My path with African-based dance began in Los Angeles at Occidental College when I studied Haitian and modern dance with Elizabeth Chin. I felt like the dances were speaking to me, saying things about respect, history, love, travel, study, and ultimately, fusion. My learning of African-based or diasporic dance from dance artists in Haiti, France, the U.S., and Africa has come from a deep respect both for, and of, the people I learned from and worked with.
Some of the major challenges in making fusional work are in translating and adaptating specific dances or movement. Transforming movement, phrases, and staging is a unique process that each choreographer goes about differently. His or her innovations are directly linked to where he or she have studied and with whom. I am primarily interested in creating fusions that express the realities I've experienced but that are also legible to my teachers in Haiti, as well as to other African diaspora populations. I am choosing a coalitional framework in my artistic practice in which I articulate whom I have learned from and why I am doing what I'm doing. I believe that, as an American, my work must also be ethical. I deeply respect the very specific dances, spirituality, and lineages from which my inspiration and innovation often arise. I recognize that my own practice, cultivated through many years of study, travel, community organization, and coalition, is intertwined with a set of practices that have histories. In this way, my identity shifts and is expressed through my work, while not being grounded to a notion of fixed cultural, racial, or national boundary.
African contemporary dance, or what I call my practice “African-based contemporary,” is literally based in the practices and politics of dance production that occur outside of the United States. Being in coalition with people and a set of practices that define these innovations also means for me actively seeking out a way to be a member of specific communities through service, organization, and dancemaking. There is a Haitian Kreyol phrase derrier mon gen mon ("behind the mountains there are more mountains"). Behind the mountain of African-based dance practices are incredible artists from specific African, American, Caribbean countries or those who have significantly engaged with specific communities that need to be heard.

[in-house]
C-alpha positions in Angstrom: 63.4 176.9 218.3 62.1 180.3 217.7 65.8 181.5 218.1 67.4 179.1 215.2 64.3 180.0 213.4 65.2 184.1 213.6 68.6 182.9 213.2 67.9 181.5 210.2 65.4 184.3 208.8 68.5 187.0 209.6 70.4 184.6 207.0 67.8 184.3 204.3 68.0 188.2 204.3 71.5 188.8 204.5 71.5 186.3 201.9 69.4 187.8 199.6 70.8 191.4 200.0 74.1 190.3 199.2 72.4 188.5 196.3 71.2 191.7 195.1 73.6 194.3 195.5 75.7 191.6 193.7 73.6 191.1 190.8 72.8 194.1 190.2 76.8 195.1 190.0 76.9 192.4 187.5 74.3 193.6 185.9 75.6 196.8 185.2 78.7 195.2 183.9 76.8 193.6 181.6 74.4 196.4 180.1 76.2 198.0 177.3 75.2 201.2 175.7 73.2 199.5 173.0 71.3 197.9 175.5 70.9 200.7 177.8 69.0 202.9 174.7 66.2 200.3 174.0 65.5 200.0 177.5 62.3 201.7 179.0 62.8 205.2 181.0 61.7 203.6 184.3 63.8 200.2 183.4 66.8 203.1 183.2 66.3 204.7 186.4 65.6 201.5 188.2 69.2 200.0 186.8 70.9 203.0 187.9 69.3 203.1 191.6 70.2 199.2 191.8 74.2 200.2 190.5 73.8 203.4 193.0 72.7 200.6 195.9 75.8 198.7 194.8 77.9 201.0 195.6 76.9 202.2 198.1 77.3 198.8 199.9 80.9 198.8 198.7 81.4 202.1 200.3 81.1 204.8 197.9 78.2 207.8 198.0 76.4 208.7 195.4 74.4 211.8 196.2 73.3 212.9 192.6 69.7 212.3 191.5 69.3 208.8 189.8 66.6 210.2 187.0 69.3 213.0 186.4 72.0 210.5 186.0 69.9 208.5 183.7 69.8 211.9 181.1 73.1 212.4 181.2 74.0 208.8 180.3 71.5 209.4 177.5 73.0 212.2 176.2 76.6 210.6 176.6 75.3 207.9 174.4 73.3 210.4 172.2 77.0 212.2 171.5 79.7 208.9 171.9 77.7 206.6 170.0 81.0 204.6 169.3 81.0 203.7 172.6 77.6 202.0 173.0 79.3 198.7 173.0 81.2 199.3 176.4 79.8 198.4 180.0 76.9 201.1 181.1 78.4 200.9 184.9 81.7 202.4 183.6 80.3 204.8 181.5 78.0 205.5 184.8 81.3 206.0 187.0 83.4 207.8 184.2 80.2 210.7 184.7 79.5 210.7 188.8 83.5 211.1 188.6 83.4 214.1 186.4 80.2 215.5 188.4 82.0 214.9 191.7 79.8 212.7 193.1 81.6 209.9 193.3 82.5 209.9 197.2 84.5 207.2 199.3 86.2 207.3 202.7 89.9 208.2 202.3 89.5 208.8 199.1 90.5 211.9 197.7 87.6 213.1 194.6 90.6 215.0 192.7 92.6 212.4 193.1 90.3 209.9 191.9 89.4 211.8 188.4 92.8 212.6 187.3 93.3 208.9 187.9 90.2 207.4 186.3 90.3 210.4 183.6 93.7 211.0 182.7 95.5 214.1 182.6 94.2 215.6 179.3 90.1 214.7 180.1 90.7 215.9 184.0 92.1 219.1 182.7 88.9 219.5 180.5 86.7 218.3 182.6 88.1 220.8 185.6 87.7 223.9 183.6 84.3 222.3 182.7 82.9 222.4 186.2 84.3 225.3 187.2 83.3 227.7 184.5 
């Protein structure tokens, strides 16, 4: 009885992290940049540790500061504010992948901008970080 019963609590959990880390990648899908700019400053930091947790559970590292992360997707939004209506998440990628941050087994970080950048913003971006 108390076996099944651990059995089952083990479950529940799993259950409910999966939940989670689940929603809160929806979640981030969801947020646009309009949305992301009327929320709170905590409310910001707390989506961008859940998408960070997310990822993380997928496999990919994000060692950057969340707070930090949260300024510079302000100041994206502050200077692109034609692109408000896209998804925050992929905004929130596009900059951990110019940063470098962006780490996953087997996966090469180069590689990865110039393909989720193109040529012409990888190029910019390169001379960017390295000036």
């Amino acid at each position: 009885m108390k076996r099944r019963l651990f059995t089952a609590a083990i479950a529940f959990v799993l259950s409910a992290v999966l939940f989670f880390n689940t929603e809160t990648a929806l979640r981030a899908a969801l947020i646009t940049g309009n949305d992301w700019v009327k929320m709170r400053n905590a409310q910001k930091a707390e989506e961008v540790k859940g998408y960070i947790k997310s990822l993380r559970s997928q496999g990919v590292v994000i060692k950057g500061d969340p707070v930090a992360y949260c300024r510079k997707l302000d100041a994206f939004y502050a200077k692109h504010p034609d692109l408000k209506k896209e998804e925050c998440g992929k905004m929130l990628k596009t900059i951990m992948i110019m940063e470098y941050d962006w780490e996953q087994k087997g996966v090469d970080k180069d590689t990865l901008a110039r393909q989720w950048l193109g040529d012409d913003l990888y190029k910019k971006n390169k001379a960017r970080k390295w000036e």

While many artists in specific lineages have begun to experiment with “traditional” dances and staging practices, it has been difficult to protect work. Often, these contemporary dance devices are misread, exotified, or stolen as artists seek critical reception for their work. Unfortunately, due to the tenor of race relations in different parts of the country, contemporary African dance is a problem-filled arena that is addressed differently when we compare communities.
The transition from Los Angeles to Chicago is ongoing. I found myself looking for LA in Chicago and not finding it. I spent most of my formative years in LA, and I love the city in a deep way. The dance scenes in LA and Chicago are different on some levels. LA’s dance scene is so disconnected, as it is such a huge city. However, there is an incredible diversity of dancework being made and performed that is deeply representative of specific communities, cultures, and inter-culturalisms. Most artists making work in LA really have to believe in what they are doing, as it is so hard to literally get around and, until recently, studio space was extremely difficult to obtain. Ultimately, the industry overrides so much dance training and indeed, at times, the ethos of the city.